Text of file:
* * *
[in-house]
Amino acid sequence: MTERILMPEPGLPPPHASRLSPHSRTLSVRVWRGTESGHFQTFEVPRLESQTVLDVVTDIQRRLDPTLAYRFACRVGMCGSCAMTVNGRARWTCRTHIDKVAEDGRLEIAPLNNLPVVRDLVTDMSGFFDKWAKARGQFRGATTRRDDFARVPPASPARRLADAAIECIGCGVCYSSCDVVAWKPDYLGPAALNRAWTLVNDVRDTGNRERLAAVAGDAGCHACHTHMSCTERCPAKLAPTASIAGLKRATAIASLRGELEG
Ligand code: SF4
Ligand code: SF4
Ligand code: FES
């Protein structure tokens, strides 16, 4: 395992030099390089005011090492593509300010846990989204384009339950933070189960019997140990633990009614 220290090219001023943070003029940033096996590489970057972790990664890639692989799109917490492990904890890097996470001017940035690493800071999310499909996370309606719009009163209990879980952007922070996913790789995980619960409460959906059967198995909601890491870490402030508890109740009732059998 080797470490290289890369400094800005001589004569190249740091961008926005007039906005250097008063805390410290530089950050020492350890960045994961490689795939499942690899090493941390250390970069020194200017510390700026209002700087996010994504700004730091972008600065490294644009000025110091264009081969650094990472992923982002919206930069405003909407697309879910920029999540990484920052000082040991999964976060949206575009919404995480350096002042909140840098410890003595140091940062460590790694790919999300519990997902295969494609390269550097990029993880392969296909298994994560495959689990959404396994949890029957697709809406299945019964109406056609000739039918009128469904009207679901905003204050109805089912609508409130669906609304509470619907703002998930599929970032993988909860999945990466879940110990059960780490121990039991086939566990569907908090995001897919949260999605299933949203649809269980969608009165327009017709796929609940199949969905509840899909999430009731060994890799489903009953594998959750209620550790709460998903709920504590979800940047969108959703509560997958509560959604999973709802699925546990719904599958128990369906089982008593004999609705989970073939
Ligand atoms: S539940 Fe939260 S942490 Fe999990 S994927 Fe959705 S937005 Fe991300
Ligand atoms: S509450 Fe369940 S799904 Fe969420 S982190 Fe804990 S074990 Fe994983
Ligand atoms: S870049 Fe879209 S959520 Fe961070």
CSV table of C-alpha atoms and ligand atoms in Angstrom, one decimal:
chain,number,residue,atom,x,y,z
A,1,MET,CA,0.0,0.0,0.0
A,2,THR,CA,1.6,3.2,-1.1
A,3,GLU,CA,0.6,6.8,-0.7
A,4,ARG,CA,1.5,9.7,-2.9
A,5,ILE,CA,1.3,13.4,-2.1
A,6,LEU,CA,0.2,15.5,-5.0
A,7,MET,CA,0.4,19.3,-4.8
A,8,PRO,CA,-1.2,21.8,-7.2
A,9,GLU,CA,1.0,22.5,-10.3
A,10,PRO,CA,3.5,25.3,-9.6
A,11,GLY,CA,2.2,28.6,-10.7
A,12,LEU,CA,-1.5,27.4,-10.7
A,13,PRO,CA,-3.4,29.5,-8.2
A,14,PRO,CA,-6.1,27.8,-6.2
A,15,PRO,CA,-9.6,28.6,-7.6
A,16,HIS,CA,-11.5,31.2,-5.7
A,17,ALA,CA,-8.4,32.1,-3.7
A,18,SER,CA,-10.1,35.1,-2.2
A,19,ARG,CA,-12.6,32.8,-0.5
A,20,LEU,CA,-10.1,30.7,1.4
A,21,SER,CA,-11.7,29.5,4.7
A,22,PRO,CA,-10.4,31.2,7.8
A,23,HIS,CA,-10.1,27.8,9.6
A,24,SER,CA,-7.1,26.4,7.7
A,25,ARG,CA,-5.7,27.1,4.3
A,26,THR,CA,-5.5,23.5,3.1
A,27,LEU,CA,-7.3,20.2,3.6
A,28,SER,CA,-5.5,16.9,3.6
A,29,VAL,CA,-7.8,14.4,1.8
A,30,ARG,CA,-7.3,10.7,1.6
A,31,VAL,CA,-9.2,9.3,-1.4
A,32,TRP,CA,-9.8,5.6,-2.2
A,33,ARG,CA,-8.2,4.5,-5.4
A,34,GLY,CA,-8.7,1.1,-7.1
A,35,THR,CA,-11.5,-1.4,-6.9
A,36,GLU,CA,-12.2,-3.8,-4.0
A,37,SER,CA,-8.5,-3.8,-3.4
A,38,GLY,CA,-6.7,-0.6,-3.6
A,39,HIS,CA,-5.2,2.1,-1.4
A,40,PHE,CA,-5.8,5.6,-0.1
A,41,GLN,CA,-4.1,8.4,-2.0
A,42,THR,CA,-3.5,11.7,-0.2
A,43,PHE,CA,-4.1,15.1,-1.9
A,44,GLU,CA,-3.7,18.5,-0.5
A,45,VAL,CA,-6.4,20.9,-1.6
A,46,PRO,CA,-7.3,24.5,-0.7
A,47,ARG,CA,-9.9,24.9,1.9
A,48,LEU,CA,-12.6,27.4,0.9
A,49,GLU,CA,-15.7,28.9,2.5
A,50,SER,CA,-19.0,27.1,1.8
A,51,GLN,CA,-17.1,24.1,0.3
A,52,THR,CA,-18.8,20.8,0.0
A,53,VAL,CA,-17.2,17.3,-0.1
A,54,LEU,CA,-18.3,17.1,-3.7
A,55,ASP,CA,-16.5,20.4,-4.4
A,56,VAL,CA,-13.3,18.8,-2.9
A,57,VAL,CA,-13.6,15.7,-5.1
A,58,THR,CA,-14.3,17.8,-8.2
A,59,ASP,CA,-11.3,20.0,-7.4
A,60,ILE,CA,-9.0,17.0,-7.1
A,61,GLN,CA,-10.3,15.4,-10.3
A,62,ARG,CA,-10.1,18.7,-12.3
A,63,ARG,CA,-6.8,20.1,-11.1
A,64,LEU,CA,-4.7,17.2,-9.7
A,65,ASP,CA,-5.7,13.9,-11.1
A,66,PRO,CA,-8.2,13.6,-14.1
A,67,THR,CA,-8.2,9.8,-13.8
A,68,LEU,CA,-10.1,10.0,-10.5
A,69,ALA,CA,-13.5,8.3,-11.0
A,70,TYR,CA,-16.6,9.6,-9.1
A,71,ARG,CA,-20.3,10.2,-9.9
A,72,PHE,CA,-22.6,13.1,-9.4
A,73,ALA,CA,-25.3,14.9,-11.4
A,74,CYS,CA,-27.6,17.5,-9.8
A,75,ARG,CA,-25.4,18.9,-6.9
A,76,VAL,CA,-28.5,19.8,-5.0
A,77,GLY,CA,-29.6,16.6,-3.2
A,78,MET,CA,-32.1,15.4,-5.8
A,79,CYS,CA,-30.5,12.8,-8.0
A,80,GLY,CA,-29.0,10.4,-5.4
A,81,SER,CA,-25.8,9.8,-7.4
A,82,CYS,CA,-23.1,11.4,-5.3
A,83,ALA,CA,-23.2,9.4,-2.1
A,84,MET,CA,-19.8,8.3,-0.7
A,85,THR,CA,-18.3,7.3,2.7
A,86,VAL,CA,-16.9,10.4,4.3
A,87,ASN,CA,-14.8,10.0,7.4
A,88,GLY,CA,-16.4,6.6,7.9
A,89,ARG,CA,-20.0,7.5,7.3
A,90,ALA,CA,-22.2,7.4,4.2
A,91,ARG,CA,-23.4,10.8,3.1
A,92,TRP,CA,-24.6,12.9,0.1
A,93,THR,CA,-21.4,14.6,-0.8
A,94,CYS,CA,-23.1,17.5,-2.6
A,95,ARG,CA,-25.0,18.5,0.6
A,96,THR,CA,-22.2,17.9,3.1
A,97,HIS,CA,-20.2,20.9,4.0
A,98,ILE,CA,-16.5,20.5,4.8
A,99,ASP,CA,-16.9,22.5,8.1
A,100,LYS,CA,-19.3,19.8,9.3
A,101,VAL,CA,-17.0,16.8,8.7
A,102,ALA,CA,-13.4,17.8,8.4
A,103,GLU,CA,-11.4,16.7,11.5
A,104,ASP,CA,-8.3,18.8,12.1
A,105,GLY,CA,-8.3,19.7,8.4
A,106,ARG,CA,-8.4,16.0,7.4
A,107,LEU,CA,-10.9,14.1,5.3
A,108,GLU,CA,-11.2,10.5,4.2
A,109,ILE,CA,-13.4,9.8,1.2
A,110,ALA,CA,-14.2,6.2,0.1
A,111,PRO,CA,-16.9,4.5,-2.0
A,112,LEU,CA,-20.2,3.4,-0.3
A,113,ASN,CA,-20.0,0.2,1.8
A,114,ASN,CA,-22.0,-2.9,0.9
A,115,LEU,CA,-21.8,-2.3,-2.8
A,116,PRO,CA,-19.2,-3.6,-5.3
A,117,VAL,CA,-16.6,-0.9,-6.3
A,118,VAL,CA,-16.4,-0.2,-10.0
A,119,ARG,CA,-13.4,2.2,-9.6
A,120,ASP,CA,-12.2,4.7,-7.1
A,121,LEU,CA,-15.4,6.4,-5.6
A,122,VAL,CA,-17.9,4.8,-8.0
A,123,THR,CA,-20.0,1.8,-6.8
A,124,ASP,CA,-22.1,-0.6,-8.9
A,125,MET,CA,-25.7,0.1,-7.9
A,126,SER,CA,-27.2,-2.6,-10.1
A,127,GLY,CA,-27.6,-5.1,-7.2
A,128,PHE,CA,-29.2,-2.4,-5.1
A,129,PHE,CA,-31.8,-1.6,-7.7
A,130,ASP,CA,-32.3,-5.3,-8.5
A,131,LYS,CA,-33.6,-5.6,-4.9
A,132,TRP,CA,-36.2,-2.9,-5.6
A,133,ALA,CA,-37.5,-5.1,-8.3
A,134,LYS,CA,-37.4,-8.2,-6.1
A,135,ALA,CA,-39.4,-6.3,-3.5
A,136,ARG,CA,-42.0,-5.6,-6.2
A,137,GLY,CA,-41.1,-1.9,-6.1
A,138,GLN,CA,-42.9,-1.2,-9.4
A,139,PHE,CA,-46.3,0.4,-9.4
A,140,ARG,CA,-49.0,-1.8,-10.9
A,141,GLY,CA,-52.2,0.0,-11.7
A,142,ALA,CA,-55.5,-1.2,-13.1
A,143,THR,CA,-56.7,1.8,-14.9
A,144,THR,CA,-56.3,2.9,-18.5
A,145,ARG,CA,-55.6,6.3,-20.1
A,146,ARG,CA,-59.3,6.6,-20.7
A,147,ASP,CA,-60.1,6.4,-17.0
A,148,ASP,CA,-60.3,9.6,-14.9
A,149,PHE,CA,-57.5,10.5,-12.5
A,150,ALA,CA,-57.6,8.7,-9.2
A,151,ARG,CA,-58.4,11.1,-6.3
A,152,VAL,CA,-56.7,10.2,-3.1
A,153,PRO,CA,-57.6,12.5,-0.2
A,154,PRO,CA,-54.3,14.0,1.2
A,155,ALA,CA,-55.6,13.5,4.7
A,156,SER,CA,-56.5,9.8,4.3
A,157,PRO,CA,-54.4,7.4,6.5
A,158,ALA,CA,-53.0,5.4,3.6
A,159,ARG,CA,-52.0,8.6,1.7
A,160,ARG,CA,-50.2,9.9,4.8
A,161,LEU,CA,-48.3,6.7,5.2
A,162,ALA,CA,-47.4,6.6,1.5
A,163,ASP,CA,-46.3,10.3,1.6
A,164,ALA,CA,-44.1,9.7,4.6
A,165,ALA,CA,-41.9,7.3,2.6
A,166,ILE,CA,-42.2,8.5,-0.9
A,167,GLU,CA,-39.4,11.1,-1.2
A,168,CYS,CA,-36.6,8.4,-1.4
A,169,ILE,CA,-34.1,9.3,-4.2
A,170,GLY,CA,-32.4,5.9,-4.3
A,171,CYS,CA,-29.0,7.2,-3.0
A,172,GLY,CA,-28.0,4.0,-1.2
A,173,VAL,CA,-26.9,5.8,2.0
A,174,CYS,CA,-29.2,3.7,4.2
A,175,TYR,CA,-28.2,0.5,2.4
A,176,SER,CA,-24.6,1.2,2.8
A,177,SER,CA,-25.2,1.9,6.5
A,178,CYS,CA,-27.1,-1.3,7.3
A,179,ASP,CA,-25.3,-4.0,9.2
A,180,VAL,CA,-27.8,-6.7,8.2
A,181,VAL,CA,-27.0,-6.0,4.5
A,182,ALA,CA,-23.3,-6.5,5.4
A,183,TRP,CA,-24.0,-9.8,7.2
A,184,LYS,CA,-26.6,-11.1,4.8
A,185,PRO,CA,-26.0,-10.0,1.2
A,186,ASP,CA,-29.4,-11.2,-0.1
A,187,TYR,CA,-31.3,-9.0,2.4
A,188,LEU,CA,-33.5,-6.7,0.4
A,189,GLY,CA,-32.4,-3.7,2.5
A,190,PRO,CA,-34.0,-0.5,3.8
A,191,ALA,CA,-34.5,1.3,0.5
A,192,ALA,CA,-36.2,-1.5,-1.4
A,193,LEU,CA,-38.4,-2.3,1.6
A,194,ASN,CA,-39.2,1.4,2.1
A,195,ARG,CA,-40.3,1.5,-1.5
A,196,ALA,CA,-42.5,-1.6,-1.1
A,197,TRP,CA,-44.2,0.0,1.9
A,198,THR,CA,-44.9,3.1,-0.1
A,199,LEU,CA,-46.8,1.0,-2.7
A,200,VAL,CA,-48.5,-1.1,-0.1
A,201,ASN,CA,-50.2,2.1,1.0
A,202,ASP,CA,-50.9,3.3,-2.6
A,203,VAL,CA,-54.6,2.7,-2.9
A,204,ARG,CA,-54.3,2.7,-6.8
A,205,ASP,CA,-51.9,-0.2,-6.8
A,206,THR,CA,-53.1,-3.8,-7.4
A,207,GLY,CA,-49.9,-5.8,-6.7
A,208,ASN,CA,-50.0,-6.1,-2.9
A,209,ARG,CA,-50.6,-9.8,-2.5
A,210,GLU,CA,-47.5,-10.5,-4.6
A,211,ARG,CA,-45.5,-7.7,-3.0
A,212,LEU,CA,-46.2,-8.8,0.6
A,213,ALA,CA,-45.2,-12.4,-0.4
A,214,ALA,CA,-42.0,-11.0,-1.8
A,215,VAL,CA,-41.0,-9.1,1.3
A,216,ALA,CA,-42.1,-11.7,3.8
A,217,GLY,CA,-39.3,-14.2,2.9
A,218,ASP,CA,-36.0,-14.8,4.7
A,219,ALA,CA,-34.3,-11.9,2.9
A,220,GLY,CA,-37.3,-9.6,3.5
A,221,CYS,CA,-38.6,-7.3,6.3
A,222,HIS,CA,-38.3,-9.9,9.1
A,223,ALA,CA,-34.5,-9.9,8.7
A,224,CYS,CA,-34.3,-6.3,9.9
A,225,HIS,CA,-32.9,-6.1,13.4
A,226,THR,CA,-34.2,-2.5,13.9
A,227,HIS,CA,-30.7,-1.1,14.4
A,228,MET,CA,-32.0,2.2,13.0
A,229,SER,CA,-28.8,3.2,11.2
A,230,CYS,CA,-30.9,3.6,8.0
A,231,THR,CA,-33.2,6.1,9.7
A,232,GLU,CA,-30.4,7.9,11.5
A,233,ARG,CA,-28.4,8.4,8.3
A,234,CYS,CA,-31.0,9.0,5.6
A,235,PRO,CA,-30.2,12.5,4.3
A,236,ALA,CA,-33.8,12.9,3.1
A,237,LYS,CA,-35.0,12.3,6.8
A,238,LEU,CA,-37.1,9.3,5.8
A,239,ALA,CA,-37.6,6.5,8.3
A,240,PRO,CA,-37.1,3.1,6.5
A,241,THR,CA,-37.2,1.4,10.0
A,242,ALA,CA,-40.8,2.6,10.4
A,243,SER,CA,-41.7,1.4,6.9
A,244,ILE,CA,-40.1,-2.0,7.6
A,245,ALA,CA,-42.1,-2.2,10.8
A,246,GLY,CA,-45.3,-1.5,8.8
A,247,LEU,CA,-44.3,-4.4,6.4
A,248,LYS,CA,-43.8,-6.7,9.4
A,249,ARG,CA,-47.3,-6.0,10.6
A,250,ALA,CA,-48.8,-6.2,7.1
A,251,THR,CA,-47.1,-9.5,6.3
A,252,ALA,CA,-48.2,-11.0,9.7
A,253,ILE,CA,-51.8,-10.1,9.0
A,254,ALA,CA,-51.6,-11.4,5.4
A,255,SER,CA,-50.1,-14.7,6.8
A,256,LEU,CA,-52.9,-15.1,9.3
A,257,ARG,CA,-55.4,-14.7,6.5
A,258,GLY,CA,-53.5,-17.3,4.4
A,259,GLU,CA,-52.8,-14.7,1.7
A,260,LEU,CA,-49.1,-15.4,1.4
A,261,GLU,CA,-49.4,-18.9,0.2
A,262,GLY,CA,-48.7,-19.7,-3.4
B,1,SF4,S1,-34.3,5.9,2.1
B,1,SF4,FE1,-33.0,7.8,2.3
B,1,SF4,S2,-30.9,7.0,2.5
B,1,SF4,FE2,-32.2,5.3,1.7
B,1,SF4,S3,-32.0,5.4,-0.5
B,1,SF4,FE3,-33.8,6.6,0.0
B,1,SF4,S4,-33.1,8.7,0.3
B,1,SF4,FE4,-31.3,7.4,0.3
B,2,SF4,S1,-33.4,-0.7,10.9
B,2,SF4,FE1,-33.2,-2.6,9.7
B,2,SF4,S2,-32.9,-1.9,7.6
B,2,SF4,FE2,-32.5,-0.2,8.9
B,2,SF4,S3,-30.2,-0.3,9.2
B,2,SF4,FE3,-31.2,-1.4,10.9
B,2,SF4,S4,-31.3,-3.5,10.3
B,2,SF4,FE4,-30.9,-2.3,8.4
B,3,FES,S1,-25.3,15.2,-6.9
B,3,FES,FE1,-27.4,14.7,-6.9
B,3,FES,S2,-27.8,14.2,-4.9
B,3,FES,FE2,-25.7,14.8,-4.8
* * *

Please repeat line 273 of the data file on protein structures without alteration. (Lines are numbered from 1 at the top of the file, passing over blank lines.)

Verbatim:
A,262,GLY,CA,-48.7,-19.7,-3.4